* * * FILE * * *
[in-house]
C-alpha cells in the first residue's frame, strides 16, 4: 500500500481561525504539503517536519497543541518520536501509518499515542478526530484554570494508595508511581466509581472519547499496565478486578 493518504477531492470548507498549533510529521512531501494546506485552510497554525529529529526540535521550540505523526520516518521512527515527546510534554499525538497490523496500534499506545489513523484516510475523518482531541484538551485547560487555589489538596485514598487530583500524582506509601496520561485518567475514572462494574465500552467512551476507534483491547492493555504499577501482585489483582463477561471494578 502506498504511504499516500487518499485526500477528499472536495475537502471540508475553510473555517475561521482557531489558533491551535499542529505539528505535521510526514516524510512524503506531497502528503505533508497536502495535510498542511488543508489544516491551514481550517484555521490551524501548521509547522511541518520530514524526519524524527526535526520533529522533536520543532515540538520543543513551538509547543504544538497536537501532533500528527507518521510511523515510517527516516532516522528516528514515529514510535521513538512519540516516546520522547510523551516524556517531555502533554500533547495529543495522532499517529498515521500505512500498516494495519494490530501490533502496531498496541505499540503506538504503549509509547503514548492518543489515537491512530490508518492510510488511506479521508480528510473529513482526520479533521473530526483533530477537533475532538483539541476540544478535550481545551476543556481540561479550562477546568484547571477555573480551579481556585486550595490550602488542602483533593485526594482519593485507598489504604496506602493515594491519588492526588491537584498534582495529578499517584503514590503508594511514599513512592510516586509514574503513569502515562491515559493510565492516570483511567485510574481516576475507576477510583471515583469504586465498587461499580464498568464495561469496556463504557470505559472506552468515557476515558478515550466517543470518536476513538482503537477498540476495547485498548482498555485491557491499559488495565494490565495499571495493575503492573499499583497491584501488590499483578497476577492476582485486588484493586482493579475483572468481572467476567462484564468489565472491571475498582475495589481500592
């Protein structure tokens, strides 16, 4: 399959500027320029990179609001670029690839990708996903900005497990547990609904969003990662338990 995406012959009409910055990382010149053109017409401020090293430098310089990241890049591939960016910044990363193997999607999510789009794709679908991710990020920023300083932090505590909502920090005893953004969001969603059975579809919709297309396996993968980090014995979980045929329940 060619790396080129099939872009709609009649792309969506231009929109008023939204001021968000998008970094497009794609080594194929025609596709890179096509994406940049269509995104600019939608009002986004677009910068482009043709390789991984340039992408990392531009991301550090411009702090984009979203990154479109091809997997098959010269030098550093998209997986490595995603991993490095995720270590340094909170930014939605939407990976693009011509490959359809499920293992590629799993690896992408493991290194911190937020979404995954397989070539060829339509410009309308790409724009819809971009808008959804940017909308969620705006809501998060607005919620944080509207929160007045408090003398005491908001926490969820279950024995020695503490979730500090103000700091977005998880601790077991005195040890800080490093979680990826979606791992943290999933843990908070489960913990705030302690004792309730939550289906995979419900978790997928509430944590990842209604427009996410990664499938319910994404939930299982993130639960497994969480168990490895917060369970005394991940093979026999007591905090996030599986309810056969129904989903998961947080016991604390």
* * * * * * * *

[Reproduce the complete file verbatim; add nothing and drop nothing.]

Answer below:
[in-house]
C-alpha cells in the first residue's frame, strides 16, 4: 500500500481561525504539503517536519497543541518520536501509518499515542478526530484554570494508595508511581466509581472519547499496565478486578 493518504477531492470548507498549533510529521512531501494546506485552510497554525529529529526540535521550540505523526520516518521512527515527546510534554499525538497490523496500534499506545489513523484516510475523518482531541484538551485547560487555589489538596485514598487530583500524582506509601496520561485518567475514572462494574465500552467512551476507534483491547492493555504499577501482585489483582463477561471494578 502506498504511504499516500487518499485526500477528499472536495475537502471540508475553510473555517475561521482557531489558533491551535499542529505539528505535521510526514516524510512524503506531497502528503505533508497536502495535510498542511488543508489544516491551514481550517484555521490551524501548521509547522511541518520530514524526519524524527526535526520533529522533536520543532515540538520543543513551538509547543504544538497536537501532533500528527507518521510511523515510517527516516532516522528516528514515529514510535521513538512519540516516546520522547510523551516524556517531555502533554500533547495529543495522532499517529498515521500505512500498516494495519494490530501490533502496531498496541505499540503506538504503549509509547503514548492518543489515537491512530490508518492510510488511506479521508480528510473529513482526520479533521473530526483533530477537533475532538483539541476540544478535550481545551476543556481540561479550562477546568484547571477555573480551579481556585486550595490550602488542602483533593485526594482519593485507598489504604496506602493515594491519588492526588491537584498534582495529578499517584503514590503508594511514599513512592510516586509514574503513569502515562491515559493510565492516570483511567485510574481516576475507576477510583471515583469504586465498587461499580464498568464495561469496556463504557470505559472506552468515557476515558478515550466517543470518536476513538482503537477498540476495547485498548482498555485491557491499559488495565494490565495499571495493575503492573499499583497491584501488590499483578497476577492476582485486588484493586482493579475483572468481572467476567462484564468489565472491571475498582475495589481500592
């Protein structure tokens, strides 16, 4: 399959500027320029990179609001670029690839990708996903900005497990547990609904969003990662338990 995406012959009409910055990382010149053109017409401020090293430098310089990241890049591939960016910044990363193997999607999510789009794709679908991710990020920023300083932090505590909502920090005893953004969001969603059975579809919709297309396996993968980090014995979980045929329940 060619790396080129099939872009709609009649792309969506231009929109008023939204001021968000998008970094497009794609080594194929025609596709890179096509994406940049269509995104600019939608009002986004677009910068482009043709390789991984340039992408990392531009991301550090411009702090984009979203990154479109091809997997098959010269030098550093998209997986490595995603991993490095995720270590340094909170930014939605939407990976693009011509490959359809499920293992590629799993690896992408493991290194911190937020979404995954397989070539060829339509410009309308790409724009819809971009808008959804940017909308969620705006809501998060607005919620944080509207929160007045408090003398005491908001926490969820279950024995020695503490979730500090103000700091977005998880601790077991005195040890800080490093979680990826979606791992943290999933843990908070489960913990705030302690004792309730939550289906995979419900978790997928509430944590990842209604427009996410990664499938319910994404939930299982993130639960497994969480168990490895917060369970005394991940093979026999007591905090996030599986309810056969129904989903998961947080016991604390």